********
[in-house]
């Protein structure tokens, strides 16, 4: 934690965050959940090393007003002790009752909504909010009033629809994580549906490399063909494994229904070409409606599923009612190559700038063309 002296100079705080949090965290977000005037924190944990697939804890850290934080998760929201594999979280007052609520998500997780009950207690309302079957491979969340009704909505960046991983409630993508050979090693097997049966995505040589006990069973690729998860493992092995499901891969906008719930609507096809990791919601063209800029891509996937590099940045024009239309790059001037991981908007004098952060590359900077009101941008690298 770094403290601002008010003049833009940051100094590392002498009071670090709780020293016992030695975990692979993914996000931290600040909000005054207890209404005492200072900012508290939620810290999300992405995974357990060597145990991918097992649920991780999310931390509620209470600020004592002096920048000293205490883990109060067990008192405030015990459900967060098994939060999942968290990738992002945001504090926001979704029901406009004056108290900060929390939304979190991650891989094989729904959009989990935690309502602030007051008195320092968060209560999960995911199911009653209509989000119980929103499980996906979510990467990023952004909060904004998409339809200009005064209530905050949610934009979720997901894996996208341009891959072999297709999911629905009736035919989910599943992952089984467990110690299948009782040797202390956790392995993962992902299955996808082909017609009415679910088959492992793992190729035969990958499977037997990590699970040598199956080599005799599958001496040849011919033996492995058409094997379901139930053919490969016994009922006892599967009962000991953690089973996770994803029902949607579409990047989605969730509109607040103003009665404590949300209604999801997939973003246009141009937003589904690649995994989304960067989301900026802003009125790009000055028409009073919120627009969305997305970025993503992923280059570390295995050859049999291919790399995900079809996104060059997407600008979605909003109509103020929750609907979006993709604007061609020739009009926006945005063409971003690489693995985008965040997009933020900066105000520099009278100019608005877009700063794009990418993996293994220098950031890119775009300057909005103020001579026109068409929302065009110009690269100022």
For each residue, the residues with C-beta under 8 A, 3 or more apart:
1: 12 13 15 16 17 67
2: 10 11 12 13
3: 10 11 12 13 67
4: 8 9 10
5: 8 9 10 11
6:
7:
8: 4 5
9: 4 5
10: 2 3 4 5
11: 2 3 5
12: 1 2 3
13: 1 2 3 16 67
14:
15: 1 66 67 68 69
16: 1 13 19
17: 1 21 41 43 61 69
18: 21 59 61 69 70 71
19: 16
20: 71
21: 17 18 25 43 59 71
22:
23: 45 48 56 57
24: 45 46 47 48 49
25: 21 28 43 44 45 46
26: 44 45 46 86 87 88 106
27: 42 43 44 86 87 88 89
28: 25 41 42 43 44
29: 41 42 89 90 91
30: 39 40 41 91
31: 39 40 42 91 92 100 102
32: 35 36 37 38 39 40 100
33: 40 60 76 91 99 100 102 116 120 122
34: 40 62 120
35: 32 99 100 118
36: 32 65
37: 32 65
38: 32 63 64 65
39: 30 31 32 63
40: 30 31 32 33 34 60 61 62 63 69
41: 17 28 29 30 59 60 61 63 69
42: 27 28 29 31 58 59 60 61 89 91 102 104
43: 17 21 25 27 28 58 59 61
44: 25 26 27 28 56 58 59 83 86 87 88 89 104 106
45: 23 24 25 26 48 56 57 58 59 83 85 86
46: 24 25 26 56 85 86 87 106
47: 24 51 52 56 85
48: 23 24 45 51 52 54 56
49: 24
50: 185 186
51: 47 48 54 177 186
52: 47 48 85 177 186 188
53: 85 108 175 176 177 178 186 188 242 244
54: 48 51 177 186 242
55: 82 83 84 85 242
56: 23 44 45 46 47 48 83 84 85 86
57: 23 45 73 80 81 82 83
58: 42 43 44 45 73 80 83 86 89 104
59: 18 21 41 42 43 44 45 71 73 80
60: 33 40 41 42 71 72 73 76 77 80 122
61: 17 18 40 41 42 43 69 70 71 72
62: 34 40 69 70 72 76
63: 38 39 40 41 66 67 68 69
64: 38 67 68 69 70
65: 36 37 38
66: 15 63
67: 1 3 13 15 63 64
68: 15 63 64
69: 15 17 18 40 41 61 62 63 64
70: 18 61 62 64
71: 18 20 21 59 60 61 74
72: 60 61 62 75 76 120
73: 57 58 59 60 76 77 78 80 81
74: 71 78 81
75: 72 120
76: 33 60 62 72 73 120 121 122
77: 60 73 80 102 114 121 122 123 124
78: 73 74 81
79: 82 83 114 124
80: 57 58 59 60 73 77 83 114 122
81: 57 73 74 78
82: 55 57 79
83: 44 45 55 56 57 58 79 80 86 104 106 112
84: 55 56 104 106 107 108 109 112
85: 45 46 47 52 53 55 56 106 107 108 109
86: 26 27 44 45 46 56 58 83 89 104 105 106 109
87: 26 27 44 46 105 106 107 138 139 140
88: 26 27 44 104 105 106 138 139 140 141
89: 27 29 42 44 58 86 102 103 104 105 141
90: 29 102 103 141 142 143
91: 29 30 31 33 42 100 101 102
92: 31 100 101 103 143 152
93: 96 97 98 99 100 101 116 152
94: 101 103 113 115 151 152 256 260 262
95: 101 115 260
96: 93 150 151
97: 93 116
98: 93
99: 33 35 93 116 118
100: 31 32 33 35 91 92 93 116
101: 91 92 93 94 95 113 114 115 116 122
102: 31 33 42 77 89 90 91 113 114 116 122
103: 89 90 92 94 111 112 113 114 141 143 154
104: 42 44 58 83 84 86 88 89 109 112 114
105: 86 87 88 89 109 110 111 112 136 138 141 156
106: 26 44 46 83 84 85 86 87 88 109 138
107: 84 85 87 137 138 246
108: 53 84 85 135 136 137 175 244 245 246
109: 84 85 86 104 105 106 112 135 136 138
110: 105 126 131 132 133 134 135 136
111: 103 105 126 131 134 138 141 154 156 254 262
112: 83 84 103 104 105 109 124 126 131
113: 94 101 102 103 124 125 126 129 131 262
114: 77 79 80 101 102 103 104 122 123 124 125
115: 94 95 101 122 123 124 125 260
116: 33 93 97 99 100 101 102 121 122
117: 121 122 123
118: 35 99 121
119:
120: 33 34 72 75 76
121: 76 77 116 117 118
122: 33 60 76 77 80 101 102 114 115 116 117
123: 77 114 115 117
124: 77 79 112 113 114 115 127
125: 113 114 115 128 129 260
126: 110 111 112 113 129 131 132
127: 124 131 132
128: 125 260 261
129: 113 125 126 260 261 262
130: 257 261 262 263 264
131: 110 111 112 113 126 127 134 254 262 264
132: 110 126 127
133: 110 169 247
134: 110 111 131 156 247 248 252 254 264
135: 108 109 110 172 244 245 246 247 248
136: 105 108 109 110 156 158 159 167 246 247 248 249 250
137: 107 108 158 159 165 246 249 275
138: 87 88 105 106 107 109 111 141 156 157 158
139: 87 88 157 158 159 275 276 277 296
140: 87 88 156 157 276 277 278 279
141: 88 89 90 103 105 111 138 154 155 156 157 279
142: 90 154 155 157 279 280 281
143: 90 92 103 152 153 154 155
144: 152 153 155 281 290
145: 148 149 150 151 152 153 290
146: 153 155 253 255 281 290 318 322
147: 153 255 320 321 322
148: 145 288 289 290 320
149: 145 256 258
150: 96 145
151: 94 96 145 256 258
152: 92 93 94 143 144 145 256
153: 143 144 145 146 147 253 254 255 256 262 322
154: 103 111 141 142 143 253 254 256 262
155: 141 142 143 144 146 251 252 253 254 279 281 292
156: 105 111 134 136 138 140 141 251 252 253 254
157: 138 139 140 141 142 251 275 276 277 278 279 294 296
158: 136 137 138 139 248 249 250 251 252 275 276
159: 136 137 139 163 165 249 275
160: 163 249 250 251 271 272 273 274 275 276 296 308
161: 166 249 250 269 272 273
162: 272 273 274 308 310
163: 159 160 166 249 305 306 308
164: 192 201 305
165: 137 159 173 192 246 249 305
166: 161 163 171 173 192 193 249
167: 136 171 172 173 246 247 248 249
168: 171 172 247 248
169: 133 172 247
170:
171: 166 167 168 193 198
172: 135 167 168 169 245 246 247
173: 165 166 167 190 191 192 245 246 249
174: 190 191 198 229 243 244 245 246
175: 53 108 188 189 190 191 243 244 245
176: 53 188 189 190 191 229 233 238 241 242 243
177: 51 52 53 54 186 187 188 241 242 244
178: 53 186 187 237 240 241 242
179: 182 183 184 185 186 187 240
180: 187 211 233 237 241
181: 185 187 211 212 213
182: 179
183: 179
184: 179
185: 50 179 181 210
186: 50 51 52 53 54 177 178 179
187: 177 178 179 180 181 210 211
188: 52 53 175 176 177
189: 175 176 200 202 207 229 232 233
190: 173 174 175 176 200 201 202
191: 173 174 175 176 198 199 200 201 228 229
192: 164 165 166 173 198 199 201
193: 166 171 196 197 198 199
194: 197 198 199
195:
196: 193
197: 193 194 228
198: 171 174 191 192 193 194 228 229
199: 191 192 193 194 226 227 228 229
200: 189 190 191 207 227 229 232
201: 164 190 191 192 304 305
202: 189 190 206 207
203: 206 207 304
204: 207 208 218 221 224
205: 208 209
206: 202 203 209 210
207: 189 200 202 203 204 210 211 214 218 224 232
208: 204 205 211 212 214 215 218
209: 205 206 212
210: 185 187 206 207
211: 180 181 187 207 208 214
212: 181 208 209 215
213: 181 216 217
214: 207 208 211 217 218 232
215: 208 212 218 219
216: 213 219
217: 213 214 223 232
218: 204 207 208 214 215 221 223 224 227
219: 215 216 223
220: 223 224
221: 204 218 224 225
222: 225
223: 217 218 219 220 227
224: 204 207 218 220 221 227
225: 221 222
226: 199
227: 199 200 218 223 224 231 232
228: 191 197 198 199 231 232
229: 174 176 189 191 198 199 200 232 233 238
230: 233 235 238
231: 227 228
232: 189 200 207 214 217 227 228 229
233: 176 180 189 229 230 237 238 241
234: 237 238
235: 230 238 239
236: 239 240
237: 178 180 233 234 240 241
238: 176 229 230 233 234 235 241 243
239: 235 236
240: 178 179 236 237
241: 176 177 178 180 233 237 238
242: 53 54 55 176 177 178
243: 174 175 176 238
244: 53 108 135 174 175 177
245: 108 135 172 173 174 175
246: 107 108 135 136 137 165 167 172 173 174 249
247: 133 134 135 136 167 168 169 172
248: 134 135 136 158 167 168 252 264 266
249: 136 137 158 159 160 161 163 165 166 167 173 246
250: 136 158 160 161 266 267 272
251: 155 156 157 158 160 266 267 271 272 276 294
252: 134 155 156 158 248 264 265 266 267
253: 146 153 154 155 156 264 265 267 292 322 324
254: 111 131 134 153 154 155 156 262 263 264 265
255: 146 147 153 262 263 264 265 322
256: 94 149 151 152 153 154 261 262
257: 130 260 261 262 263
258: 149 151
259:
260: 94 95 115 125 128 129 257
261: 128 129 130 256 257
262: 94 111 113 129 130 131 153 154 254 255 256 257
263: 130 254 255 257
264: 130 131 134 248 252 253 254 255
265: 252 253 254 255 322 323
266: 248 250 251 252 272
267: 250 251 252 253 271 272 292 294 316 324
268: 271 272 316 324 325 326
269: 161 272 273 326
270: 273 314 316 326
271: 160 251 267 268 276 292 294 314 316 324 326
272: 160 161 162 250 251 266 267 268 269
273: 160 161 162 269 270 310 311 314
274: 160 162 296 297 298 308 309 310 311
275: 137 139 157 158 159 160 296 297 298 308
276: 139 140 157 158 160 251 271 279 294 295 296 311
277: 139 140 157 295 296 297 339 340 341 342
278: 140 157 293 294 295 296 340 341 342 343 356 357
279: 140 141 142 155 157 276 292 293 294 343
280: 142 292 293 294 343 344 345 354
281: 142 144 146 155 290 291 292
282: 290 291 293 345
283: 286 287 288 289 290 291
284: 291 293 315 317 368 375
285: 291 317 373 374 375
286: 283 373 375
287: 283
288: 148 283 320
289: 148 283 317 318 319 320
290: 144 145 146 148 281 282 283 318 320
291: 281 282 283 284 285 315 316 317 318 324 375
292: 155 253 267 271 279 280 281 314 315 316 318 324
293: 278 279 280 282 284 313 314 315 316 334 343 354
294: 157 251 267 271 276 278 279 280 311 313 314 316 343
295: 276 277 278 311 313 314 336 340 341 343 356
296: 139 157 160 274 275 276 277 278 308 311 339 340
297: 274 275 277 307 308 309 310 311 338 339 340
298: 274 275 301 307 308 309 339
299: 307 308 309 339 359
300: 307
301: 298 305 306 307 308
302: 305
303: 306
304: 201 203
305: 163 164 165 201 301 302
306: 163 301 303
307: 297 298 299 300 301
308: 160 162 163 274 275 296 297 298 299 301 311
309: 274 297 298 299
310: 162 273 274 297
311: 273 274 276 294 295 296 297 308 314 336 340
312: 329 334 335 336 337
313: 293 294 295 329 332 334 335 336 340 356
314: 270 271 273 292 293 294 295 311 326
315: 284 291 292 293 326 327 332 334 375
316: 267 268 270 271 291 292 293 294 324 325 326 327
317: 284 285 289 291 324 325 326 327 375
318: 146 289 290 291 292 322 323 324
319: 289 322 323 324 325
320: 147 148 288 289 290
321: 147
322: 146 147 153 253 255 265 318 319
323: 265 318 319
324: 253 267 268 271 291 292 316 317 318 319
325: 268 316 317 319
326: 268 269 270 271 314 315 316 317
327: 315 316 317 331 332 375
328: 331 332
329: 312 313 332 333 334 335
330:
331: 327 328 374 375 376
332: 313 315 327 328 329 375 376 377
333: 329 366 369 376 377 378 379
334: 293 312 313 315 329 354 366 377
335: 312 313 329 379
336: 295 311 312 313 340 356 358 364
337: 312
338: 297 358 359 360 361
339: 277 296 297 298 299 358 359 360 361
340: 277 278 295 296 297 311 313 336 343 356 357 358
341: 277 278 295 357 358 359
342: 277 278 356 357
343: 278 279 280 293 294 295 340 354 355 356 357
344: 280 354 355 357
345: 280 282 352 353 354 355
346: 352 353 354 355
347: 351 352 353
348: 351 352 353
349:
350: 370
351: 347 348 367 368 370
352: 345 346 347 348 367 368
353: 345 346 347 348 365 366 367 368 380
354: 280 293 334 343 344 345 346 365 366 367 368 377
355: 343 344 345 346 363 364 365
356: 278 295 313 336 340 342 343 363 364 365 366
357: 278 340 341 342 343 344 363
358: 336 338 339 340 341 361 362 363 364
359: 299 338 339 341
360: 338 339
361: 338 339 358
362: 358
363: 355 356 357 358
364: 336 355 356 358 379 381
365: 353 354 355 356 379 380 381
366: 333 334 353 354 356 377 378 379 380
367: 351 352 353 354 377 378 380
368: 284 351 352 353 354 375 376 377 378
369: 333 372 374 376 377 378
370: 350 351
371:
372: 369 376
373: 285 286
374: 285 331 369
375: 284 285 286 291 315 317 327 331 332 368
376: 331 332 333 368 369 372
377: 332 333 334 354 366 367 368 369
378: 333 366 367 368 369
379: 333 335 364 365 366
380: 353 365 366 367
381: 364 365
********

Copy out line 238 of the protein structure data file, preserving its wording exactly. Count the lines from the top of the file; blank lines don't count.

235: 230 238 239